Identifying the ripple effects of problem gambling

Morgan Liotta

17/05/2023 4:41:19 PM

GPs have ‘an amazing role’ in embedding discussion around risk and harms through routine assessments, says expert Dr Hester Wilson.

Patient in serious discussion with GP
The May edition of AJGP presents a practical paper for GPs on problem gambling presentations.

‘For some people it’s just a bit of fun, but for others it actually causes real problems in their lives.’
That is Dr Hester Wilson, Chair of RACGP Specific Interests Addiction Medicine, discussing problem gambling’s impact on the community.
‘Many of us in general practice haven’t thought to ask about gambling, but it’s common … with around one in seven people experiencing harms,’ Dr Wilson said.
‘And people often don’t seek help, because they don’t know where to go. They feel ashamed.’
Alongside gambling expert Professor Sally Gainsbury, Dr Wilson recently published an article in the Australian Journal of General Practice (AJGP) aimed at raising GPs’ awareness of problem gambling and how it presents in general practice.
According to the paper, patients do not often present to general practice seeking help for gambling, which makes screening ‘essential’ to identify harms. Dr Wilson believes the most effective approach GPs can take is to simply ask, or use validated screening tools to help people talk about their gambling.
‘We as GPs have a really amazing role,’ she said.
‘It’s super easy for us because we can ask, as part of our lifestyle review which we do all the time, “Do you gamble? Has it caused you any problems? Have you noticed anything?”
‘It’s really just around flagging those simple questions.’
While not everyone who gambles has a problem, early intervention can allow people to maintain low-risk gambling. The article discusses the related impacts of gambling on people’s physical and mental health, and financial and relationship issues.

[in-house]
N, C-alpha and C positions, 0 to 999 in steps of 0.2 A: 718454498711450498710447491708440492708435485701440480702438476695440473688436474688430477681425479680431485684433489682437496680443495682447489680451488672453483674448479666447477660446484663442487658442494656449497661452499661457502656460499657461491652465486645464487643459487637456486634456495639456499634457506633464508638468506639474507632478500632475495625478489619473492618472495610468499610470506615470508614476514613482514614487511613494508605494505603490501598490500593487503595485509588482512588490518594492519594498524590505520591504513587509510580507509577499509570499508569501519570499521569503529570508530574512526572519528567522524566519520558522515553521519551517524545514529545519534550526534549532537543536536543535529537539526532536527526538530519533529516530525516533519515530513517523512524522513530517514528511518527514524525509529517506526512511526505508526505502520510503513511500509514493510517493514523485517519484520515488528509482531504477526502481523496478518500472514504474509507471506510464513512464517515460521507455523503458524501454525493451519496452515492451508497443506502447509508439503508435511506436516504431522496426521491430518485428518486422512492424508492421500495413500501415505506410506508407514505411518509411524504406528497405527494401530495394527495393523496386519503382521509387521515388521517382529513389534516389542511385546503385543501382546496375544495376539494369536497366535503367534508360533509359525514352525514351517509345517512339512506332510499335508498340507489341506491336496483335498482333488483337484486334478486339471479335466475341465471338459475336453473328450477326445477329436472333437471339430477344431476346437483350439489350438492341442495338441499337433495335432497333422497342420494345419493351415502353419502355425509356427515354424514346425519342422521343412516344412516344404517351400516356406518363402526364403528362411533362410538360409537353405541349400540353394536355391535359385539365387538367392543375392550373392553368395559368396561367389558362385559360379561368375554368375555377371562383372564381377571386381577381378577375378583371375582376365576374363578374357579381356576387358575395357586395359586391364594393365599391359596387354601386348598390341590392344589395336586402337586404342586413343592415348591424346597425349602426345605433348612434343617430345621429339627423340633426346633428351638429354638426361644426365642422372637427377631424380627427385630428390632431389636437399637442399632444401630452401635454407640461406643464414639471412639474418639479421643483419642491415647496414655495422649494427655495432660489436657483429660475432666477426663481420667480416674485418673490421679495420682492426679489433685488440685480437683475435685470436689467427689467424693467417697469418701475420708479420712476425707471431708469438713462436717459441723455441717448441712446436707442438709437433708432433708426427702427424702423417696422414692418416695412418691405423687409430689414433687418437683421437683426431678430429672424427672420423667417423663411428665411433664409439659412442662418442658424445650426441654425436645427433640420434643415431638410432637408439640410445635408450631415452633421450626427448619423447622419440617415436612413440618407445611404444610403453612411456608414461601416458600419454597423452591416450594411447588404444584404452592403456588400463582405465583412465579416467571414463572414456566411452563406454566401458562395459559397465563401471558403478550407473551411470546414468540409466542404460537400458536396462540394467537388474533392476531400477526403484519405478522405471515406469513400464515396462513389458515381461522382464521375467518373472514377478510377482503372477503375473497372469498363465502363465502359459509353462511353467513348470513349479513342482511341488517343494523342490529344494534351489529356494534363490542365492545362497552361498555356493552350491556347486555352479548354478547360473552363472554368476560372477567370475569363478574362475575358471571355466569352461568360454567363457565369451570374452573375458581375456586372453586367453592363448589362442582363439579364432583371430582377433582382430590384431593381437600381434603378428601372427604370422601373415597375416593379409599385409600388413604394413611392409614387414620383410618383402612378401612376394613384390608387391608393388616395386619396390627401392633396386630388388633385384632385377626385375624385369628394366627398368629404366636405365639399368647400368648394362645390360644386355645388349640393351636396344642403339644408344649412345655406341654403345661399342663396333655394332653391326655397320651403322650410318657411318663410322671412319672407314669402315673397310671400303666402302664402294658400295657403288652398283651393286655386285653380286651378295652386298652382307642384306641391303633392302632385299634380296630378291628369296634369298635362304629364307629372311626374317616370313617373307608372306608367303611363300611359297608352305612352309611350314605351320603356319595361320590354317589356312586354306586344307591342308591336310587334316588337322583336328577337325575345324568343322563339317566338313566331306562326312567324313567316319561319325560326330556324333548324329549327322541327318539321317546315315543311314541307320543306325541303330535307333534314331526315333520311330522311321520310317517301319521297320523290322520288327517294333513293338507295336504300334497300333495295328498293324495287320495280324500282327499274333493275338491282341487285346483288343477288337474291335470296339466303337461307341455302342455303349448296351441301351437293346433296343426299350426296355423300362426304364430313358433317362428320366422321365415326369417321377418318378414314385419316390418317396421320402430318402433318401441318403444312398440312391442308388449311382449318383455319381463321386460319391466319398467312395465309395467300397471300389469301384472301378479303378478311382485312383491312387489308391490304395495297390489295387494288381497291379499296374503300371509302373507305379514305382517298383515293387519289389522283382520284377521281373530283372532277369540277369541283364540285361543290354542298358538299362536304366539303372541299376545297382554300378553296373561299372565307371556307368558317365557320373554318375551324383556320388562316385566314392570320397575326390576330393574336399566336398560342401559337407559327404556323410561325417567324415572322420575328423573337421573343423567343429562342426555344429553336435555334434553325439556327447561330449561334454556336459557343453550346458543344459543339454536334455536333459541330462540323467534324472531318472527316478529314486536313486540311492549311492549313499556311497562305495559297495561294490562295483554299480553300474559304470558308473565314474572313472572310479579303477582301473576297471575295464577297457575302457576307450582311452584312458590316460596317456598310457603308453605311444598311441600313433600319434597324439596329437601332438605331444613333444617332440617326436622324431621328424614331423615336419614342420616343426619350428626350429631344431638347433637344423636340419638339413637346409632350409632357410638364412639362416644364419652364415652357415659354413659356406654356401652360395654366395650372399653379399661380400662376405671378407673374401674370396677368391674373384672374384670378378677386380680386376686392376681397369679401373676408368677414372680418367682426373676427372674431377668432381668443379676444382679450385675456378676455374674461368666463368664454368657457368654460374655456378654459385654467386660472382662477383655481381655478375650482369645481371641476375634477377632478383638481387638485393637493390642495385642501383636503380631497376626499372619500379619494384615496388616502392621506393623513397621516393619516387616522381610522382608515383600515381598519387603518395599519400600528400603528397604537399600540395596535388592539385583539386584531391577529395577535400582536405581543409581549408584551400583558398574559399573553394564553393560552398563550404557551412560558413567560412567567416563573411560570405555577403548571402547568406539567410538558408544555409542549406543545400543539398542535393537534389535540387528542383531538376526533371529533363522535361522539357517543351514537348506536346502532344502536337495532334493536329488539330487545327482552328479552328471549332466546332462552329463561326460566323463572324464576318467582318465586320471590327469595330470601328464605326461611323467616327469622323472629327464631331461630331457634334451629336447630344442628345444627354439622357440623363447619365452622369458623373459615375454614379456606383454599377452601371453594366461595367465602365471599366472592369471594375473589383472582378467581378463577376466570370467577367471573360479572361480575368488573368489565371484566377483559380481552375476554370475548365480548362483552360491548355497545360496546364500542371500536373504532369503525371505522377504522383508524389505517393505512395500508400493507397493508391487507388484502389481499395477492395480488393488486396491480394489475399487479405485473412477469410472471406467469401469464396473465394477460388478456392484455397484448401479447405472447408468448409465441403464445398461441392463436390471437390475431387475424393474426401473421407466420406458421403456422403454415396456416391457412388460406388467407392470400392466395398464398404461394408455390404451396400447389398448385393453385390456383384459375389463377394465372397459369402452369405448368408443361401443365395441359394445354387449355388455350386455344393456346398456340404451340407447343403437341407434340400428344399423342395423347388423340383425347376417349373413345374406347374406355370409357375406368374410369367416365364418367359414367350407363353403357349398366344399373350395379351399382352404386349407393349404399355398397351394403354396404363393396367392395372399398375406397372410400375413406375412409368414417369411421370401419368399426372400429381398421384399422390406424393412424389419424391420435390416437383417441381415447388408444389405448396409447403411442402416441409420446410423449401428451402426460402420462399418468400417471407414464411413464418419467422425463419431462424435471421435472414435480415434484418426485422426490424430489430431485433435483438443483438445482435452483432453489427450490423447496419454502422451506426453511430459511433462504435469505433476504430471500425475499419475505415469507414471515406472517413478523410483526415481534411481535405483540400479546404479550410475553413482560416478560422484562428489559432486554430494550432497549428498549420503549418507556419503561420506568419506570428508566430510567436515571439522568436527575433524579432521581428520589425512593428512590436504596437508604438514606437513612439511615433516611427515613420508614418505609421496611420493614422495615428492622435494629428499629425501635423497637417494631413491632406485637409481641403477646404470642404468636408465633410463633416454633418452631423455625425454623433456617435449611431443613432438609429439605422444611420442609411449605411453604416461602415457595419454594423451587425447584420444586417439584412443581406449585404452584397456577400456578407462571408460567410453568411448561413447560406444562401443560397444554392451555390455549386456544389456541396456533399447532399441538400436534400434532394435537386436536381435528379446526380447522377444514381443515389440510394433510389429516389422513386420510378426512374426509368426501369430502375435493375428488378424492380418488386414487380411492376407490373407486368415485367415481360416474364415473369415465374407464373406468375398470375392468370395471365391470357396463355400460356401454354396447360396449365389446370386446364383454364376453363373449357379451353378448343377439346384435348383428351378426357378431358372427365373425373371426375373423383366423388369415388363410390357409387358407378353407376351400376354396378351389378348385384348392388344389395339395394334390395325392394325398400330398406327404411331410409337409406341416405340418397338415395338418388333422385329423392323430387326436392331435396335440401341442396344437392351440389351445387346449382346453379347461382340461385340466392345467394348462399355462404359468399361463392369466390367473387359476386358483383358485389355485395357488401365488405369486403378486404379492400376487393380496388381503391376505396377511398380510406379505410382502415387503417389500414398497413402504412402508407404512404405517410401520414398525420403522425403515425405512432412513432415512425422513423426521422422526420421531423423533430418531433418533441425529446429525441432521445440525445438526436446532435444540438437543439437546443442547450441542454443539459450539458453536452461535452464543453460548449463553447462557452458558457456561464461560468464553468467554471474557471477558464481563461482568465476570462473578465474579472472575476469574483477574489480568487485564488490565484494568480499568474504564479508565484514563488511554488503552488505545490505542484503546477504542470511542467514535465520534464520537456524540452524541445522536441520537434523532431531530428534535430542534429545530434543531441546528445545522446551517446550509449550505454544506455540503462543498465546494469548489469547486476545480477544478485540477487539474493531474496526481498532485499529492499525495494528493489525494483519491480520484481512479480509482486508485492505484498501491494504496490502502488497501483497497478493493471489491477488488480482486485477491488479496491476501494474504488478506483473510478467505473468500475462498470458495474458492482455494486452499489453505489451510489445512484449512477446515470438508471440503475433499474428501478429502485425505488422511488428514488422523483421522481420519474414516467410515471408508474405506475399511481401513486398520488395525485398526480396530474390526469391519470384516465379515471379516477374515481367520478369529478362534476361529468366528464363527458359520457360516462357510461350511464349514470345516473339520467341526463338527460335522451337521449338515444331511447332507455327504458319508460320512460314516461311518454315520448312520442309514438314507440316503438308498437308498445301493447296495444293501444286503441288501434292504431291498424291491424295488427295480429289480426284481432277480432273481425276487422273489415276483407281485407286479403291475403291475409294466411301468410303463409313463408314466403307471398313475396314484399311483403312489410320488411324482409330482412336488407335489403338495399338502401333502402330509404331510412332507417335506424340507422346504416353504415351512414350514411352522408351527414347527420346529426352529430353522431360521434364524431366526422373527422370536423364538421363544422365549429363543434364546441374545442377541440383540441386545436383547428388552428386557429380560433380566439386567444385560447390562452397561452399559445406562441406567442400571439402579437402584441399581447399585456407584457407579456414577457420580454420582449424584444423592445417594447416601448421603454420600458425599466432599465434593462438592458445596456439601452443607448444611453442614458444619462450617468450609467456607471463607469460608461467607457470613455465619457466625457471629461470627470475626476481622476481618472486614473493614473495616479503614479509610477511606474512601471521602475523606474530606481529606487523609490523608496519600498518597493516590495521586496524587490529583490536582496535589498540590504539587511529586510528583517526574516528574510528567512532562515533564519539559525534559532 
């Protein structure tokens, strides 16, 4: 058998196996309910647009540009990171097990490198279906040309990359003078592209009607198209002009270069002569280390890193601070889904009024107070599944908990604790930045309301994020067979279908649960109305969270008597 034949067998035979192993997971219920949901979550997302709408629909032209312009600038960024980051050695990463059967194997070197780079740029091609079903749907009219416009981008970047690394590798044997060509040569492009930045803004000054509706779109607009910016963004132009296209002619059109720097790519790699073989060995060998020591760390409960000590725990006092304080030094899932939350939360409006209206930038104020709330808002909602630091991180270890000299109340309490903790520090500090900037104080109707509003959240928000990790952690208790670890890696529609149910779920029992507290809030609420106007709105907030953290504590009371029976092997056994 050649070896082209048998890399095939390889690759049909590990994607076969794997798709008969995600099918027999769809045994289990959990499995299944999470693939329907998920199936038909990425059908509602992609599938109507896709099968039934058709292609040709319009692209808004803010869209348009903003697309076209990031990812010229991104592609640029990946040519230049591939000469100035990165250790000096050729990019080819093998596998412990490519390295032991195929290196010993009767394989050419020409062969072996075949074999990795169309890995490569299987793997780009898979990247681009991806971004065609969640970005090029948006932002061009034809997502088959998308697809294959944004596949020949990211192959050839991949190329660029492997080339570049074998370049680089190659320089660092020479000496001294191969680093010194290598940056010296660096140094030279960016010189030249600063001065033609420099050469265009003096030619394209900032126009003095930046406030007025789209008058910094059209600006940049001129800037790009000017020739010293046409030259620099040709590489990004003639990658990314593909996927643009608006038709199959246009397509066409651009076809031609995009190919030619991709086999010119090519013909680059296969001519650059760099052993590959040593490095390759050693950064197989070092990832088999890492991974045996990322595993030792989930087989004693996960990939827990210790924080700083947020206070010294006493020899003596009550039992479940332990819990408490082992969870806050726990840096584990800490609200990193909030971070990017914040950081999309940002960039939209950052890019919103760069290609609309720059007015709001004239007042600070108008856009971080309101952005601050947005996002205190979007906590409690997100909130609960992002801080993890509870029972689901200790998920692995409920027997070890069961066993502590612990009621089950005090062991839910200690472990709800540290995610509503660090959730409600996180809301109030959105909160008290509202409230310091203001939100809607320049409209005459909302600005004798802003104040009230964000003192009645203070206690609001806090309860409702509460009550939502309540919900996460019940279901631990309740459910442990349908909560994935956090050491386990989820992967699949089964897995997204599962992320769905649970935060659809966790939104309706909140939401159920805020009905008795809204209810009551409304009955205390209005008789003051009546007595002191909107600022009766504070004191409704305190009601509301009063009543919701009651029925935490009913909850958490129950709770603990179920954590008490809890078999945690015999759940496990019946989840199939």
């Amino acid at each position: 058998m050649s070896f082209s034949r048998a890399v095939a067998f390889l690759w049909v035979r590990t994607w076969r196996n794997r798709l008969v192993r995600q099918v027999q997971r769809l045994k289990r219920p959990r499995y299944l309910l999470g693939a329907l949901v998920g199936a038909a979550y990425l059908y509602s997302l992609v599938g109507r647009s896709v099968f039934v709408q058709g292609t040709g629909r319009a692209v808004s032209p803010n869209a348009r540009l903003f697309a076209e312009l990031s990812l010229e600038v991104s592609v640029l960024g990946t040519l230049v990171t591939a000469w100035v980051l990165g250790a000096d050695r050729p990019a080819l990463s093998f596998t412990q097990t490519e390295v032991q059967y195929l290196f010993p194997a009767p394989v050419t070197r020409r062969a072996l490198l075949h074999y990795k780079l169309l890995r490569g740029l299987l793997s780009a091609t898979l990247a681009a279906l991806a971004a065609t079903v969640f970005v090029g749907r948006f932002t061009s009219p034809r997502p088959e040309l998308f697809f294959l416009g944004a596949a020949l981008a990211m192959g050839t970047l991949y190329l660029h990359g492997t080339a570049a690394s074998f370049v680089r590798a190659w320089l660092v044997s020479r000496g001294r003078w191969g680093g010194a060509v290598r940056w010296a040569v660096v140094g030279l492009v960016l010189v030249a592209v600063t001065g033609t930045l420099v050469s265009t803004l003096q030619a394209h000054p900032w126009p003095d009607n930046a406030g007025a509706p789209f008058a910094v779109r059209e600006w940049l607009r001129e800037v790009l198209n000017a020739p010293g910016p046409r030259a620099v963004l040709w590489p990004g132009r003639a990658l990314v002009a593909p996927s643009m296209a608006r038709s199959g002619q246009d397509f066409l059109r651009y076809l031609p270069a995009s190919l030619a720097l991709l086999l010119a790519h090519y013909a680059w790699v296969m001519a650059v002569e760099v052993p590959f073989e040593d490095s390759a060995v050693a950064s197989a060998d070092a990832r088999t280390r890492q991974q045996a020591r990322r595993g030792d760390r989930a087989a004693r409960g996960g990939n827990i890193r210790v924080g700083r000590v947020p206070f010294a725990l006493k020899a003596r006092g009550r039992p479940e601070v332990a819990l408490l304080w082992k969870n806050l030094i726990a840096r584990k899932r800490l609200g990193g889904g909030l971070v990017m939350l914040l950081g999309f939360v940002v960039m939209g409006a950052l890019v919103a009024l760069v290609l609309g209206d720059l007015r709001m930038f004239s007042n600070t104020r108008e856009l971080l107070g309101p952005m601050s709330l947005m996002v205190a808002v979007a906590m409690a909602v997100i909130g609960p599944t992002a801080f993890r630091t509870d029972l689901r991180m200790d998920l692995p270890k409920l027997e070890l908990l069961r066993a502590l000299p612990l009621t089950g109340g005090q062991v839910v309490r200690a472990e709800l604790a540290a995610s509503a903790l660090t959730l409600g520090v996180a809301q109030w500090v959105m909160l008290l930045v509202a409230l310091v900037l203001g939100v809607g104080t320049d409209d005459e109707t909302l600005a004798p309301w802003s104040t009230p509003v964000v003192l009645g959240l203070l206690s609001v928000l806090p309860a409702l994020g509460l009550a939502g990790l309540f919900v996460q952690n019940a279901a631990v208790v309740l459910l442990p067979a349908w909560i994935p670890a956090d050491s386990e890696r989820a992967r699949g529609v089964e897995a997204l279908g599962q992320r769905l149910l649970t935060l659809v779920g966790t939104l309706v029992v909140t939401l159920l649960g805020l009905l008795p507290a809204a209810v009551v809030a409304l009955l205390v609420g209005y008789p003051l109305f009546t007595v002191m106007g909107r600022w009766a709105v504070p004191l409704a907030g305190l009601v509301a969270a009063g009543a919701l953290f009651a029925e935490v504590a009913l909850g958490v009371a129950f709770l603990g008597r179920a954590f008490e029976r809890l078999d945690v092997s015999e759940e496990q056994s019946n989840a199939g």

‘These can be huge, and can present physically, particularly for cardiovascular health,’ Dr Wilson said.
‘So if you’re seeing someone who’s got [for example] cardiovascular issues or gastrointestinal symptoms, GPs have this opportunity to ask, and our patients then realise that it’s important that we care about it, that we can assist.
‘I would always say things like, “As your GP I’m aware that certain behaviours and things you do in your life can have health issues, like your nutrition, weight, exercise, alcohol, drugs, gambling – can I ask you about these, and are any of them an issue for you?”
‘You can do it as part of your general screen, or you can do it when you have a person presenting with these issues – could gambling be part of what’s causing it?
Often, it’s not just the person experiencing the gambling issues, but the extended impacts to family, friends and colleagues, Dr Wilson says, who had one patient who triggered her awareness.
‘They came in saying, “I’m really tired and stressed and I feel depressed”, but it turned out that it was a partner’s gambling and they were taking on that extra load,’ she said.
‘That patient wouldn’t have told me if I hadn’t asked, so it was it was a bit of a lightbulb moment for me to do more about this as a GP – which is why I teamed up with Sally [Gainsbury] who is an expert in gambling to write this really practical, simple paper for GPs.’
For each person affected by gambling, six other people in their lives may well be affected, according to Dr Wilson.
‘Gambling has a ripple effect and not just for the individual … and it’s around stress, anxiety, depression, insomnia, tiredness,’ she said.
Resources such as free and effective gambling-specific psychological treatments are available across Australia, and GPs can familiarise themselves with referral options.
‘One of the issues that happens for us is where to send them [patients with gambling issues],’ Dr Wilson said.
‘There are expert gambling services available around Australia in all states and territories that are free, but also cater to people’s families that are affected as well.
‘This is important. It’s common. We will be seeing people that are suffering gambling harm or their families … and we can let them know that there is support and expert treatment that works.’
Taking a non-judgmental collaborative approach is also key, according to Dr Wilson.
‘As GPs, when we say, “I’m going to help you, let’s get this happening, let’s follow up”, that works really well to get people engaged in thinking about changing their behaviour,’ she said.
‘Or if somebody says, “My gambling is not a problem, I don’t want to seek any help”, then you’ve at least flagged that it can cause problems in the future.
‘It’s a super important thing that we can really make a difference with, with minimal time and effort.’

The RACGP recently approved a screening tool for gambling as an Accepted clinical resource, of which Dr Wilson provided feedback on and will be presenting with the Victorian Responsible Gambling Foundation
at WONCA in October. 

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addiction medicine Australian Journal of General Practice gambling mental health

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